Any student loan borrower who has tried to decipher which repayment plan works best knows that the process can be daunting.
The federal government offers multiple repayment plans for student loans, including several that tie monthly payments to a borrower’s income. Eligibility varies, depending on the type of loan and when it was taken out, and some options have similar names.
“It can be extremely confusing for borrowers to navigate the system,” said Adam Minsky, a Boston lawyer who specializes in student loan issues.
Seventy percent of student loan borrowers who are in default could have qualified for lower payments, according to a recent estimate from the government. “This tells us that millions of borrowers may be failing to receive critical information about repayment options,” Richard Cordray, director of the Consumer Financial Protection Bureau, said in a statement.
To help remedy the situation, the bureau, which has been scrutinizing student loan servicers, is proposing a new repayment notice to be delivered with electronic or paper loan statements, or e-mailed to borrowers. Rather than offering general information, the insert would outline plans suitable for that specific borrower, along with payment estimates.
A sample, available on the bureau’s website, advises borrowers in good standing, “You have the right to choose a different repayment plan.” It then compares three options for a hypothetical borrower: a standard plan, under which monthly payments are fixed for 10 years at $272; a 10-year graduated plan, under which payments start out low, at $152, but increase over time; and an option offering low payments of $45 a month, based on the borrower’s income and family size, for 20 years; any balance left after that time is forgiven.
Another proposed version, for borrowers who have missed a loan payment, warns that the account is past due and emphasizes the pay-as-you-earn option as a way to make payments more affordable.
One issue with carrying out the bureau’s payback initiative is determining how to prepare the tailored repayment estimates. Loan servicers would need access to data about a borrower’s family size and current income, possibly from other government agencies or from outside sources, to prepare accurate estimates of monthly payments, the bureau’s formal proposal notes.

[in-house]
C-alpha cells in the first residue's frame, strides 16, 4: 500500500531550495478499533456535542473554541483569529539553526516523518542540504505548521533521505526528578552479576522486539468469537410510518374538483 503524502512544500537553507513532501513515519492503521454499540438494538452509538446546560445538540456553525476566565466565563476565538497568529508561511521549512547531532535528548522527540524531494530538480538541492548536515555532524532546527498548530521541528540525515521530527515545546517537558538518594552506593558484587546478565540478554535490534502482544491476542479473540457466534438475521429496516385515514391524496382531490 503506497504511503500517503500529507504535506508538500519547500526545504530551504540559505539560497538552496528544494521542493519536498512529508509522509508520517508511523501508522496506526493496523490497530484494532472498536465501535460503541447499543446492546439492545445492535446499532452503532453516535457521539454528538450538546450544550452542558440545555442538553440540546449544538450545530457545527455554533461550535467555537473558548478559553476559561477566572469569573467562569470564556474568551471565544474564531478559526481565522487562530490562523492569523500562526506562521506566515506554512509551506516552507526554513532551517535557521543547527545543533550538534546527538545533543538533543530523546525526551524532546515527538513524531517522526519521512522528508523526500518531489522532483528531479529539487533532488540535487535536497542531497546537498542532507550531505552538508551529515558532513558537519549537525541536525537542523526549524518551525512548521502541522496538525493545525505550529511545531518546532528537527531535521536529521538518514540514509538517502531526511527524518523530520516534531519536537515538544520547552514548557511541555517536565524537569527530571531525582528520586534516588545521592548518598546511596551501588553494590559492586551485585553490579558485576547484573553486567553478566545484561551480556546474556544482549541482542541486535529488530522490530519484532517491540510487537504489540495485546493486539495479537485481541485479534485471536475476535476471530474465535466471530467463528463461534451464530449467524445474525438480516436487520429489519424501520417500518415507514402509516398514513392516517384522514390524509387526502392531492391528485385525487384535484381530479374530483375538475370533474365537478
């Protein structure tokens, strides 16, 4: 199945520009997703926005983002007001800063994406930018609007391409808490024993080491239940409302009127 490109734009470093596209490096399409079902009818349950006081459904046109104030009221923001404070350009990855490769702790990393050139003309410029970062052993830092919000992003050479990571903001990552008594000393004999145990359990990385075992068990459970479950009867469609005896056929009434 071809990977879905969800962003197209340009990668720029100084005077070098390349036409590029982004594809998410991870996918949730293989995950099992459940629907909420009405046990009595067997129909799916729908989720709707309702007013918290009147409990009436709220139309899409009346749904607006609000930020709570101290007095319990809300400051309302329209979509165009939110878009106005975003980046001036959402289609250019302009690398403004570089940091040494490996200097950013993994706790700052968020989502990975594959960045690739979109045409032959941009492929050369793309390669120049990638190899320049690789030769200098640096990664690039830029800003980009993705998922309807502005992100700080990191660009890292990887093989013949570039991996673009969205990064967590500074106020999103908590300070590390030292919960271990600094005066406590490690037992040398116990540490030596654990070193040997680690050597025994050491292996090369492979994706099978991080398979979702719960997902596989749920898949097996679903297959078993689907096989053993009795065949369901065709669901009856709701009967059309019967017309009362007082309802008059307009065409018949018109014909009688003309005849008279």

Also, while streamlining information about available options may make the process less daunting, there’s a risk that oversimplification may leave out important details about the effects of choosing a particular repayment option, said Persis Yu, director of the Student Loan Borrower Assistance Project at the National Consumer Law Center. The loan programs are complex and all have pros and cons.
It’s also important that once borrowers are made aware of the options, they are able to enroll relatively quickly, if they choose. Yu said many borrowers are reporting delays and backlogs getting enrolled in the “revised” version of the pay-as-you-earn program.
While the efforts are welcome, Minsky said, “It would be better if the system was more simplified to begin with.”
Still, Lauren Asher, president of the Institute for College Access and Success, said the proposed disclosures are part of a much-needed evolution in the student loan market: “It’s a very positive step.”
Ann Carrns writes for the New York Times.